I am overwhelmed.

I win.

I have worked so hard in the past year. Tom, who does nothing fitness-wise, met every challenge. I struggled. There are just genetics and other circumstances at play here that cannot be denied. Am I in better shape than I was a year ago? Indubitably. Am I in good shape? Not even close.

Our visit to the Arnold Classic Fitness Expo sealed the deal. It was huge and crowded and loud. The energy was high. It is THE expo for fitness -- my thing, right? -- in the US. And I didn't belong there. I anticipated that moment Liv had when the Chicago TARDIS convention hit its stride. She was home. She was with her people. She nearly wept with joy. That didn't happen for me. Not even close.

I imagine I'm the only one who was even mildly surprised by that.

I will keep lifting. I love lifting. And maybe now I can get back to the love of it and away from the weight and fitness goals. I'm not going to be thin. I'm not going to be fit. I'm not going to be hot. But damned if I can't push heavy things around.

I have strayed from the low-carb lifestyle, but I will get back to it.

I am not an athlete, though.

No more competitions.

Just for fun races and events, maybe. 

Because fun is fun.

But no competitions.

I didn't cross the finish line last, but I earned last place.

Not fun.

I am not an athlete.

I could fill a book with all of the things that I am not, and that makes me sad.

I'm fifty years old. I should have figured out what I am by now.

I do know one thing that I am, though. 

I am loved.

I really am.

And maybe that is enough. It's more than many folks ever get to experience. In the long run, it's more important than finding a niche.

I write a little.

I knit a lot.

I lift.

And I am loved.

That's not so bad.

That's not bad at all.

Wednesday, February 20, 2013

Bi's, Tri's and Sighs

Biceps and triceps day is not my favorite.

I don't mind tricep work -- I think my tri's are actually becoming sort of strong. But my biceps are weak, weak, weak. I know that just means I need to work them more -- and I DO -- but it is not my favorite. It makes me feel weak and feeling weak makes me feel angry and feeling weak and angry inevitably leads to me questioning my motivation towards the whole thing.

So I'm doing cable bicep curls -- with an embarrassingly low weight and what must have been a nasty grimace on my face -- when a gym acquaintance touched me on the shoulder to get my attention then started a slow clap. Annoyed, and sure that he was making fun of me (believe me -- he's not using low weights on ANY move) because of the pussy weights I was lifting, I popped out one ear plug and said, "Seriously? I don't deserve clapping on bicep day. Stop it."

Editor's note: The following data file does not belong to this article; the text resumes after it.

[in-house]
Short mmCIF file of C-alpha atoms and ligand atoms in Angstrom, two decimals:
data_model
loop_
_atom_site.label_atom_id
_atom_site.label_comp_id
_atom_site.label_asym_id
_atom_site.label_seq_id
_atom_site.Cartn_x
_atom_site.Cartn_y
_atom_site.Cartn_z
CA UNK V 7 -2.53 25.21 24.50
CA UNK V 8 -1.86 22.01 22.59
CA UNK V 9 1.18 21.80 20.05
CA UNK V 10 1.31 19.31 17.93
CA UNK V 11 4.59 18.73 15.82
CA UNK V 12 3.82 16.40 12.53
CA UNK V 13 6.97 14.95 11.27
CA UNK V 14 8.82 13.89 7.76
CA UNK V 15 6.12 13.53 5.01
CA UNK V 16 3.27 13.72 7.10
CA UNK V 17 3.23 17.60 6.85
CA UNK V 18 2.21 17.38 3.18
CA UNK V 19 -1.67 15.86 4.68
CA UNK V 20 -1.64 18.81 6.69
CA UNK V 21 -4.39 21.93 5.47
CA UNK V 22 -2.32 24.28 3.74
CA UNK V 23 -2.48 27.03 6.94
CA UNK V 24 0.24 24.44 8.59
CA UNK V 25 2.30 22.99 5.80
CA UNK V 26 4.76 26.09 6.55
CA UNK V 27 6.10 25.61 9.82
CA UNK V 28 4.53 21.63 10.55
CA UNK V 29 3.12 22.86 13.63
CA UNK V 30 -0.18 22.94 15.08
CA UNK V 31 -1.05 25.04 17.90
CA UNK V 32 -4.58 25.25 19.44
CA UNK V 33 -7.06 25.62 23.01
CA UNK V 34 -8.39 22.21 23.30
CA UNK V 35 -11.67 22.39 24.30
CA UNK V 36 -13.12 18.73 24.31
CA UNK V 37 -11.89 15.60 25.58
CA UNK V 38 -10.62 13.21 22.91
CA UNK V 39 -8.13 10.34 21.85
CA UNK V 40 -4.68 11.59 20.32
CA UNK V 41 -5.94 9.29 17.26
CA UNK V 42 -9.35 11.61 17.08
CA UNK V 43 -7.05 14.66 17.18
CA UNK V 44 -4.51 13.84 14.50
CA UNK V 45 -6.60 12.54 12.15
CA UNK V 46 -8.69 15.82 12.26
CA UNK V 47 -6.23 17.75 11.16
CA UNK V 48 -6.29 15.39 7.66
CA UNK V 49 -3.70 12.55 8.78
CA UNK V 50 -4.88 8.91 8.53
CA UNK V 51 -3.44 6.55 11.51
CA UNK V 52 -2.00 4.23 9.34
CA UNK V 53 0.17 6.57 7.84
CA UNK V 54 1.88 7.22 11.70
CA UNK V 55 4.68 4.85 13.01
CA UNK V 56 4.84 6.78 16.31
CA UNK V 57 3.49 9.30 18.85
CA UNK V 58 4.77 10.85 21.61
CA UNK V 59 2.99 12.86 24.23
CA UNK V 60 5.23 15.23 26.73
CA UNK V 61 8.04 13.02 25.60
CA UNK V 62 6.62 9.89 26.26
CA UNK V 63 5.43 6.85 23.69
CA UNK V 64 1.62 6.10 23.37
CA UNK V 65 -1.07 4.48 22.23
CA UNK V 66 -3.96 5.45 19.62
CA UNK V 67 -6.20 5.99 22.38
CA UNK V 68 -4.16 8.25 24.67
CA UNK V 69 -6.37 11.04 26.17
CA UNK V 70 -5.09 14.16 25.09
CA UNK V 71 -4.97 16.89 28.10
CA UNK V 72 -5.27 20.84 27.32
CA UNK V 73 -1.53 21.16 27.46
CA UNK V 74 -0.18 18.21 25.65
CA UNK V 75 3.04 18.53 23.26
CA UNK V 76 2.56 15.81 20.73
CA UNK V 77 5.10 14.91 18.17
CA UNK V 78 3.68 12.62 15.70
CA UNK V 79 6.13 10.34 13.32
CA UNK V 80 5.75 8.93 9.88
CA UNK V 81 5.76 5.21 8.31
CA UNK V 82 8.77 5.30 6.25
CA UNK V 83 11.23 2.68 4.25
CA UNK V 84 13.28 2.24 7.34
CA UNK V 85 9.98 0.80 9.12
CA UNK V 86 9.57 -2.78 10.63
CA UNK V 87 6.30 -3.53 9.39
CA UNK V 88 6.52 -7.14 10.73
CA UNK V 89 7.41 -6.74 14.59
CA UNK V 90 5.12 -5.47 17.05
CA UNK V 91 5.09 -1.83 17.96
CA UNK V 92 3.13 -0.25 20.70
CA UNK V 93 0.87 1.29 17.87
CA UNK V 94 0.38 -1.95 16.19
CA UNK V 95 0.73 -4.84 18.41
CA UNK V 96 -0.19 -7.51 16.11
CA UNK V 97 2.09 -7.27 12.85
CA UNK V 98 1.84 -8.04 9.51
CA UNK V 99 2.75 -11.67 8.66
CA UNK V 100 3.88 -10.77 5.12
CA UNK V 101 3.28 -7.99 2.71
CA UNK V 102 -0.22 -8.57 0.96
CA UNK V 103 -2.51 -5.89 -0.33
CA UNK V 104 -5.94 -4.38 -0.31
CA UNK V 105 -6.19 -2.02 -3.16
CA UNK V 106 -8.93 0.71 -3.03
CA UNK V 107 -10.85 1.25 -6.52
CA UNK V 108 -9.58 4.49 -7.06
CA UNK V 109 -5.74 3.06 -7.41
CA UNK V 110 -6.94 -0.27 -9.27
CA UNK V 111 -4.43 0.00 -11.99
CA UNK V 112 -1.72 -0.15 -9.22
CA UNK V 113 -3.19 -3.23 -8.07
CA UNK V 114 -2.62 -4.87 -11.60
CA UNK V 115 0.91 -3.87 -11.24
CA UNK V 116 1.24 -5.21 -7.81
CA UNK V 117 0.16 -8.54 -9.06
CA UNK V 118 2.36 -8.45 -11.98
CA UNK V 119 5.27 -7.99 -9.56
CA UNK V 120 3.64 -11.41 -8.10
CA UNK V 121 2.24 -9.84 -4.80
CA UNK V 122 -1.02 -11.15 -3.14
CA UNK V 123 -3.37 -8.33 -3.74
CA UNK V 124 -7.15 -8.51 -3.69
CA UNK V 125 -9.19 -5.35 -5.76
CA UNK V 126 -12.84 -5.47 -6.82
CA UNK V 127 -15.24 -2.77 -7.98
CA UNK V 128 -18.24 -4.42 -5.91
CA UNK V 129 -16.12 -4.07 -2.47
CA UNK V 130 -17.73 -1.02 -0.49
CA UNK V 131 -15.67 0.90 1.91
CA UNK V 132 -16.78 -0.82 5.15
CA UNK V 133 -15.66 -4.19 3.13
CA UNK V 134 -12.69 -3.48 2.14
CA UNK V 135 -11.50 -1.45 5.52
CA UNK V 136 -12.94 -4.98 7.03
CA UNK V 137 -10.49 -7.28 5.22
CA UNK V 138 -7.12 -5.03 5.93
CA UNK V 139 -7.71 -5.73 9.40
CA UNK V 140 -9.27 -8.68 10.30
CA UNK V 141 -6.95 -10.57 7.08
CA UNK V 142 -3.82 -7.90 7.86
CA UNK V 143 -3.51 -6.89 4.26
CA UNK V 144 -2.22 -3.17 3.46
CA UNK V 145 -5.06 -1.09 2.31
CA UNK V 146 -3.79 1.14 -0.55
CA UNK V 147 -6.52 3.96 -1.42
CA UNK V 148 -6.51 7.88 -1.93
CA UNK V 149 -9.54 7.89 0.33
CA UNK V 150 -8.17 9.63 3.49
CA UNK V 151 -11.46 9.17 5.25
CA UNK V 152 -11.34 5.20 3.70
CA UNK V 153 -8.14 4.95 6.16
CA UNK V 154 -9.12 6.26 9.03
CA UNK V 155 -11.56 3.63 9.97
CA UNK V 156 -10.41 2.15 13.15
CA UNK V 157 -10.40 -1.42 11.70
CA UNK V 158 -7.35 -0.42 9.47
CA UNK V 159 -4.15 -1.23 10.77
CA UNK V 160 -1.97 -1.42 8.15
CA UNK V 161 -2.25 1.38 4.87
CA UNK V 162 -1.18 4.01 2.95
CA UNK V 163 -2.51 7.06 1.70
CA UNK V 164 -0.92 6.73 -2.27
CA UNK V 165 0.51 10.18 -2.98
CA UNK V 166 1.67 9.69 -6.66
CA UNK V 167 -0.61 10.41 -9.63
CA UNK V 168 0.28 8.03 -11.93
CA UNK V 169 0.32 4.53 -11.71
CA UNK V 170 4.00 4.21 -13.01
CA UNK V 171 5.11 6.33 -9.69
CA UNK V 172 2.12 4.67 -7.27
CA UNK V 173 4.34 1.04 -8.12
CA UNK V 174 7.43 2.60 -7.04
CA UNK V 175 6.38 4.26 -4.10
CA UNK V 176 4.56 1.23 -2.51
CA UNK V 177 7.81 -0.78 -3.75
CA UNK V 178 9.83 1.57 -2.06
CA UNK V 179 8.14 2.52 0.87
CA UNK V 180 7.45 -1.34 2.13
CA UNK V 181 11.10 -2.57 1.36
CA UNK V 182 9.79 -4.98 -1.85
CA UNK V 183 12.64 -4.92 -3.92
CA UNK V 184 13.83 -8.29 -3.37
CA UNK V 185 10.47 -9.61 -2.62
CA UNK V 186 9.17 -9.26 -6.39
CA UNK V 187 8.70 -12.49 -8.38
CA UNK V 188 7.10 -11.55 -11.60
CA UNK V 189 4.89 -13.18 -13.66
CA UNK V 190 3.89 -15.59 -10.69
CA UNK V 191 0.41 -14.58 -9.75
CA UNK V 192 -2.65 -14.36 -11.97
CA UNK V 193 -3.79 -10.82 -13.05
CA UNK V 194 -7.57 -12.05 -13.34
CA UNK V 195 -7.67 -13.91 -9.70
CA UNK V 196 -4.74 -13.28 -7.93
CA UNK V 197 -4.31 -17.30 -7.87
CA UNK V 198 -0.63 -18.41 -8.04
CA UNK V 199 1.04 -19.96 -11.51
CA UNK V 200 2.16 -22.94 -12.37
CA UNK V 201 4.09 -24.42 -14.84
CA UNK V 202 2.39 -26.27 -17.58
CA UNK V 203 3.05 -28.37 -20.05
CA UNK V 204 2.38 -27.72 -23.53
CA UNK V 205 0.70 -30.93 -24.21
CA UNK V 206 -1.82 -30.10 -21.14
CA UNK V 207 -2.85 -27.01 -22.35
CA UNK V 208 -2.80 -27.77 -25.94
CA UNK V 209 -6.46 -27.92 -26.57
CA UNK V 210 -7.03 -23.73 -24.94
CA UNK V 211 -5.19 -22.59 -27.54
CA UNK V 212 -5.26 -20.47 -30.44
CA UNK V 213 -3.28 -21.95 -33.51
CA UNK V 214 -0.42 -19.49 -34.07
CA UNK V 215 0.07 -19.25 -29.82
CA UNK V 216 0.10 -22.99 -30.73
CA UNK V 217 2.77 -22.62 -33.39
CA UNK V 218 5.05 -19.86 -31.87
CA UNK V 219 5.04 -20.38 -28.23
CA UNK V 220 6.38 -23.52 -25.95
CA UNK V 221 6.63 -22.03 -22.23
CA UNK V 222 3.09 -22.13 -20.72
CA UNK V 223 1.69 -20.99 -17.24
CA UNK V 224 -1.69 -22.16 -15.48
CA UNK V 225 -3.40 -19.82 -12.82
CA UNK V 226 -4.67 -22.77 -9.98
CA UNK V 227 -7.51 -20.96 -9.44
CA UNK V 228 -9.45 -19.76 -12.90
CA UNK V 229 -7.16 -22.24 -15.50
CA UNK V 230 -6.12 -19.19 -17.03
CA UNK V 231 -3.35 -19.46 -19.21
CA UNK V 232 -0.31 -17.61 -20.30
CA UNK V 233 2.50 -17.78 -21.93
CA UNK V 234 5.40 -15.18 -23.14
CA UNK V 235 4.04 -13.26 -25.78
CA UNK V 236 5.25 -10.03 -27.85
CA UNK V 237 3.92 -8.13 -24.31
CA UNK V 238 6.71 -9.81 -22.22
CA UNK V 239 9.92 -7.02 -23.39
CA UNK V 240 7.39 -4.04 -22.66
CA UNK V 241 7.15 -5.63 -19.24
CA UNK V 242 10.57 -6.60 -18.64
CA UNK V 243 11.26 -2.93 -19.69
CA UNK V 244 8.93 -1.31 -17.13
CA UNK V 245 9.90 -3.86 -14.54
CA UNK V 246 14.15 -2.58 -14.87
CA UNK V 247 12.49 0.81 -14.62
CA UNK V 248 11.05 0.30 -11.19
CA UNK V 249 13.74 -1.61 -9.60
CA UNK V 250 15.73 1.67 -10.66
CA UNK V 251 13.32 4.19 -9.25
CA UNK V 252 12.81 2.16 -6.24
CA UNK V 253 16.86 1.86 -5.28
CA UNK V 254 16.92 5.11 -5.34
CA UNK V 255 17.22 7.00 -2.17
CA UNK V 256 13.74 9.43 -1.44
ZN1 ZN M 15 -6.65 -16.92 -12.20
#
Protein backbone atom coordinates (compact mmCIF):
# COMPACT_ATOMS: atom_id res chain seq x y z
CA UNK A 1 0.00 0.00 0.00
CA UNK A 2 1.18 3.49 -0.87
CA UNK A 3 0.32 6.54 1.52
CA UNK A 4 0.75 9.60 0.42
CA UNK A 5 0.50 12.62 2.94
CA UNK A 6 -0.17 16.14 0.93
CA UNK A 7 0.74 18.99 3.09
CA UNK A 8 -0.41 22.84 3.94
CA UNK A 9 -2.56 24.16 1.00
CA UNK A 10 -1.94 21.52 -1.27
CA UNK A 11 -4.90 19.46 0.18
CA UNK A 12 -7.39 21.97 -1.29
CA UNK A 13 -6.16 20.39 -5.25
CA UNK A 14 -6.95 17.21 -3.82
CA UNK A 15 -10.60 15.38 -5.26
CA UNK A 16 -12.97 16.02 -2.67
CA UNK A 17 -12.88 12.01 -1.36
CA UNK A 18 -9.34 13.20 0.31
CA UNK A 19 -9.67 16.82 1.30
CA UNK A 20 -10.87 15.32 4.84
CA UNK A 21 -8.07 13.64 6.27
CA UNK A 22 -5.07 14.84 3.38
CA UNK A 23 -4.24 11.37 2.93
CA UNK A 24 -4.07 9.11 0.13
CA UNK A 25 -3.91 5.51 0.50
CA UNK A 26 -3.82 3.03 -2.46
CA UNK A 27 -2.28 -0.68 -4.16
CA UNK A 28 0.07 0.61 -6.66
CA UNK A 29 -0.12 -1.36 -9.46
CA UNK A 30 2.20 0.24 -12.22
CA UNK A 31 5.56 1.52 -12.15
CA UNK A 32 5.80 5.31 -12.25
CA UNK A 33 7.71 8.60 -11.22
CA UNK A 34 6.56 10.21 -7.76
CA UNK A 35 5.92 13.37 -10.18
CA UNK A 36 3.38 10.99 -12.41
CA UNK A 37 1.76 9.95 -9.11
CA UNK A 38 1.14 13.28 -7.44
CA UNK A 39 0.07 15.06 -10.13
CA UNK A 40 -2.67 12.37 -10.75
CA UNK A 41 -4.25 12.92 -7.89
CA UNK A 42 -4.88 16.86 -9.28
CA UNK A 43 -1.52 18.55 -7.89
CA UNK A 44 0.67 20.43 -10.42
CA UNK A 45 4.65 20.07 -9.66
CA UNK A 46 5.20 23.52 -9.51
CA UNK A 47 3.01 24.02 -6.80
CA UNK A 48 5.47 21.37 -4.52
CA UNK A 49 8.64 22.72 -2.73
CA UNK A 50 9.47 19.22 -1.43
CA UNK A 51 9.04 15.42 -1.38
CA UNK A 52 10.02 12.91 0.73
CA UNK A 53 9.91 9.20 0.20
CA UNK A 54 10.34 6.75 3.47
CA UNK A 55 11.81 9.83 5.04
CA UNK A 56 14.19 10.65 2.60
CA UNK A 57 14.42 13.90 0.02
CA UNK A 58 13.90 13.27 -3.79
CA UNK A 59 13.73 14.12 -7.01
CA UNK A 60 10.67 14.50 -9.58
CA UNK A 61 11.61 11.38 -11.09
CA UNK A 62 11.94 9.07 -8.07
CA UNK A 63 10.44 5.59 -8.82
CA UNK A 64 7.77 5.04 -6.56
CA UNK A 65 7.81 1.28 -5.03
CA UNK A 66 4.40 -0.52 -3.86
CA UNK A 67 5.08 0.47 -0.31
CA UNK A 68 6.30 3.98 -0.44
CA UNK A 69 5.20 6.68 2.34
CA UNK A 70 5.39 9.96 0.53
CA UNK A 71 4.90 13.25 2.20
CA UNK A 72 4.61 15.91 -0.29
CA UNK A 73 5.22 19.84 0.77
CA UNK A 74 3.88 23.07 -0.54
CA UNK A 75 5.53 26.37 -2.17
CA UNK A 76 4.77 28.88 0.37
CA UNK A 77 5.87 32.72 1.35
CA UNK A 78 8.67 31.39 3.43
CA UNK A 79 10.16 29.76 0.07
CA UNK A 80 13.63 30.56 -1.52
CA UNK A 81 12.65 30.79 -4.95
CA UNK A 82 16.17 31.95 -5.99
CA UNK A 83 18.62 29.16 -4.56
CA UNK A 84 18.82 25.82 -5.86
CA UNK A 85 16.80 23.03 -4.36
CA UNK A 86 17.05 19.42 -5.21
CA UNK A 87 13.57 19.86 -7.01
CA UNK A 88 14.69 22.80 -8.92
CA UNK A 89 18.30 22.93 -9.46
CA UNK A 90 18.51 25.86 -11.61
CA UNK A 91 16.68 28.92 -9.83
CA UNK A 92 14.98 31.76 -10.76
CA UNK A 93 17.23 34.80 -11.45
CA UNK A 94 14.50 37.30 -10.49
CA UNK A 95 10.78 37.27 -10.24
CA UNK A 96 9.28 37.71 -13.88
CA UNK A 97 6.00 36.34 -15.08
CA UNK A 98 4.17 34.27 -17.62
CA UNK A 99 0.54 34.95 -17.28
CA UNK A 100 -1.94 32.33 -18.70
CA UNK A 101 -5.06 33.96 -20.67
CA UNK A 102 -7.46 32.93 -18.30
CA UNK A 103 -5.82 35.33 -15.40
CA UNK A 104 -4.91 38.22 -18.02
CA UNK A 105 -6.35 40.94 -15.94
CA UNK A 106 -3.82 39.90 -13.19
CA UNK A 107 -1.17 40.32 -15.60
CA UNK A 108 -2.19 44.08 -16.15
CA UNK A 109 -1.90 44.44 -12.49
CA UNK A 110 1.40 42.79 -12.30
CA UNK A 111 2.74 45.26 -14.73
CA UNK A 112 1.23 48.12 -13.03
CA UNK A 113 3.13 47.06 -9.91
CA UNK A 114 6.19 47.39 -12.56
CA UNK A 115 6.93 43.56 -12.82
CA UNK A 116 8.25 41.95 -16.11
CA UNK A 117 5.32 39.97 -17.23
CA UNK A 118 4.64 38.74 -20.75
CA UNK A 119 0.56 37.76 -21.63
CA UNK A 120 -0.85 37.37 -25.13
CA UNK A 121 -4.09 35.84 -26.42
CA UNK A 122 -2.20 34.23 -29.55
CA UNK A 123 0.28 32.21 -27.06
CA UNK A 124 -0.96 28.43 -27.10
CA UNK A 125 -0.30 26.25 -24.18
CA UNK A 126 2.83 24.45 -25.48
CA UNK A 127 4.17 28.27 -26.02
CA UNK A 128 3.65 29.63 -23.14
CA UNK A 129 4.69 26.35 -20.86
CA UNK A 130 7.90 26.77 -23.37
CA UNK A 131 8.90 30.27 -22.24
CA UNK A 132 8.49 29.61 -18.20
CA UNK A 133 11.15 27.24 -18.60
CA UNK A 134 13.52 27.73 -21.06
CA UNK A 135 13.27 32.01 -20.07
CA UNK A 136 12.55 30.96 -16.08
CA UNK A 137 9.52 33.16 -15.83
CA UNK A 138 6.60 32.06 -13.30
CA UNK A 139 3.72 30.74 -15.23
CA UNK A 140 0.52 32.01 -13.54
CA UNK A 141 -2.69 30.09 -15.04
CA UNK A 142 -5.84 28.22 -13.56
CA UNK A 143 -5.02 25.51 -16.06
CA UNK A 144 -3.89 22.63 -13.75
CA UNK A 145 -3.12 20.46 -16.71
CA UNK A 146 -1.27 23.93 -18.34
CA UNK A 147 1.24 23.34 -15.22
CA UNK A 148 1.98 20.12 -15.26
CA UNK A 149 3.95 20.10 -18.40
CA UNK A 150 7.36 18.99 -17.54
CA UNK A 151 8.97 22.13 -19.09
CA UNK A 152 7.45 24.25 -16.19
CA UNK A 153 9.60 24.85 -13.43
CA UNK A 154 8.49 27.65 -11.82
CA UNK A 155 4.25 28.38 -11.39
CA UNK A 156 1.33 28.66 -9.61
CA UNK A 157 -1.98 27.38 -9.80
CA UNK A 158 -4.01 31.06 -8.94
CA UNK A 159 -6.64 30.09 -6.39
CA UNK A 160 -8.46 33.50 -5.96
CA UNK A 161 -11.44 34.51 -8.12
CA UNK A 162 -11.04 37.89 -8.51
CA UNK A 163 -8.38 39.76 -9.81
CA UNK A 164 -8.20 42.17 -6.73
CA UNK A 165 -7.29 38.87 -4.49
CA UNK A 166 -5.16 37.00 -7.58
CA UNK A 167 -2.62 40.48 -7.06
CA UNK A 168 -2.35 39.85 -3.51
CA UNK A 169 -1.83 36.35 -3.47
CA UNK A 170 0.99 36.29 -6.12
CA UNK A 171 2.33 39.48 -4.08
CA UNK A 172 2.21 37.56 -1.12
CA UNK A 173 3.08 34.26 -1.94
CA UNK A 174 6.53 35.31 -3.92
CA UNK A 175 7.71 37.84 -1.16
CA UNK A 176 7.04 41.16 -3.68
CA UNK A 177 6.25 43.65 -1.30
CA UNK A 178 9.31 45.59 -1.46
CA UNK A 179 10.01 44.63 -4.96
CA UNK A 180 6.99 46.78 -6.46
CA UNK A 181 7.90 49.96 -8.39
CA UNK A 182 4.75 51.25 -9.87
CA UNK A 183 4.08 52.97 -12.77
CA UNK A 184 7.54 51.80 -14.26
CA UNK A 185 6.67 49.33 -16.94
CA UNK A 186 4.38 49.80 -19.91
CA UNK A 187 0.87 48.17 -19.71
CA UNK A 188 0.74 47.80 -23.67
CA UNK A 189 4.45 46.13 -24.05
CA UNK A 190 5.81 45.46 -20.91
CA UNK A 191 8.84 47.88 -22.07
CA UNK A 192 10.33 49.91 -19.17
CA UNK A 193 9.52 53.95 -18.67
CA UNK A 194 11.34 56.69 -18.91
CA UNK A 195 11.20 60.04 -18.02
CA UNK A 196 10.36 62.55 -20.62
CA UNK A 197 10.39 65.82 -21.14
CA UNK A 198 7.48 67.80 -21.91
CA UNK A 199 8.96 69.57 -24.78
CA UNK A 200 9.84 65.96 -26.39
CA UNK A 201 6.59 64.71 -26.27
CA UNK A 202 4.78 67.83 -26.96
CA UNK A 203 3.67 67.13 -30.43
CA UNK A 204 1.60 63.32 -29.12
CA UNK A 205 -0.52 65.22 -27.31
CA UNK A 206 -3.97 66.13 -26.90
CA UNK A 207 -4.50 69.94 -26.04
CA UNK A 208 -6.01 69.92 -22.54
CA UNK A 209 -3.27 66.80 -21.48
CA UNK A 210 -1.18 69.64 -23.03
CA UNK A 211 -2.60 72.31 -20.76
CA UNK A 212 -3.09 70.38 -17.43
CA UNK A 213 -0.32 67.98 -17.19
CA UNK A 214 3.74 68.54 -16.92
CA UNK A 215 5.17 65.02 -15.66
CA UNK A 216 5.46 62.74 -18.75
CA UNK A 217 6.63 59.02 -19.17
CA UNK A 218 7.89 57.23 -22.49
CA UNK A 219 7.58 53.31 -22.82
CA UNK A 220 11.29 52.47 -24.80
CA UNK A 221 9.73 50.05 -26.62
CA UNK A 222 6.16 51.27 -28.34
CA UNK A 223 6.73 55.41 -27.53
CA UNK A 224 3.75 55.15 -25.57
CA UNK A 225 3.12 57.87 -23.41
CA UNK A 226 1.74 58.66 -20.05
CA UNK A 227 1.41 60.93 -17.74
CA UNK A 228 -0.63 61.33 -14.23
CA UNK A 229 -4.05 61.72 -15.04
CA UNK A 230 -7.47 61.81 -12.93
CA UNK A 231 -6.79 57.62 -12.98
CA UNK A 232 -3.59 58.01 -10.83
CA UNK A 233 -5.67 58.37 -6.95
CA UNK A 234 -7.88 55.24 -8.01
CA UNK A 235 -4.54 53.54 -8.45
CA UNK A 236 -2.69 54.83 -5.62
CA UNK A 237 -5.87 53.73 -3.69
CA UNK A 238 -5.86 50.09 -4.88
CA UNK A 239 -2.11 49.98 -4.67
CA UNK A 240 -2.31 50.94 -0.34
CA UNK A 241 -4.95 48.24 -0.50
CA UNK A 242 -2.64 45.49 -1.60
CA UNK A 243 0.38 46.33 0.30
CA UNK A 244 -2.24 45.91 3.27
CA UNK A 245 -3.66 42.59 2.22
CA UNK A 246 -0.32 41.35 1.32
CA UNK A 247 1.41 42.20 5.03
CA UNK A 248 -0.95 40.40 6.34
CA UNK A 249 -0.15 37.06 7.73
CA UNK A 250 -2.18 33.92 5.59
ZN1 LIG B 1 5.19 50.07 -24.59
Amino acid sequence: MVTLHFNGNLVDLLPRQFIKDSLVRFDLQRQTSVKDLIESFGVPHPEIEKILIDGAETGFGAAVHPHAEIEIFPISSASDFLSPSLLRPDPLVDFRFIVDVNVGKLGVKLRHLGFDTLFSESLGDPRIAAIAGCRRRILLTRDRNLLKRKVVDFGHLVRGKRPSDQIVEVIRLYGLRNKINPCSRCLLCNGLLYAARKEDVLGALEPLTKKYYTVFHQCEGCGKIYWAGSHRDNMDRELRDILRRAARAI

Ever the cheerleader, he said, "Yes you do! You're doing great!" I still felt a little bad, and then a little worse because I realized that I may have inadvertently fished for a compliment (which he cheerfully provided, but...) He continued, "You are here. On this REALLY cold day. You don't have to be, but you are. You are here and you are working on the body part you least enjoy working on and that, my friend, deserves applause."

God damn.

He was right.

I could have been in the warmth of my home, wrapped in a blanket and eating pancakes, but I wasn't.

I was there, because to be anywhere else would've felt wrong.

I think I can safely say that the workouts have become a habit. A routine. Something that is just done.

And that makes me feel kind of strong.

Tuesday, February 12, 2013

Do Unto Yourself As You Do Unto Others

Last night I ran into one of my daughter's friend's moms. I hadn't seen her in quite some time. She had lost weight (though she was still not what anyone would call svelte). Her hair looked pretty. She looked 10-15 years younger. She looked lovely.

I spoke to my daughter about her this morning. She said that she had been experimenting with dressing better and wearing make-up because of a new career opportunity.

I think her experiment was a success.

And then I wondered -- why can't I cut myself the same break?

Like I said -- she was thinner, but not thin.

She was considerably less frumpy, but not glamorous.

She was so happy that she glowed.

She. Looked. Great.

I qualified it above, but only for the sake of comparison.

Because I, too, am thinner but not thin. And I can't forgive myself or the powers that be for that. I gave up all of the things! I work hard! I deserve to be hot, not slightly less gross!

I would have never said or even thought those things about her. I simply thought she looked great.

I, too, have been playing with make-up and hair and it makes me feel better about myself. But I beat myself up because I'm not beautiful.

I have been told that my happiness shines through. Or did, until quite recently anyway. I hear that as "she ain't much to look at, but she's got a good heart".

Isn't that stupid?

That is not what I thought of her at all.

I thought she looked great.

No qualifiers.

Not:  She looked great for her.

Not: She looked better than she used to.

Just: She looked great.

I need to work hard on cutting myself the breaks that I instinctively cut her.

Why is that so much harder? Do we hold ourselves to higher standards than we hold the rest of the world to? Is that fair?

It's not.

I think I'm going to tell the mirror it looks great today.

I'll try not to laugh (or cry) when I do so.

It will be a step in the right direction.

Sunday, February 10, 2013


It was inevitable.

I was flying pretty high.

People were feeding me compliments and I was eating them up.

I was feeding myself, too.

I saw a lot of change this week and I felt great about it.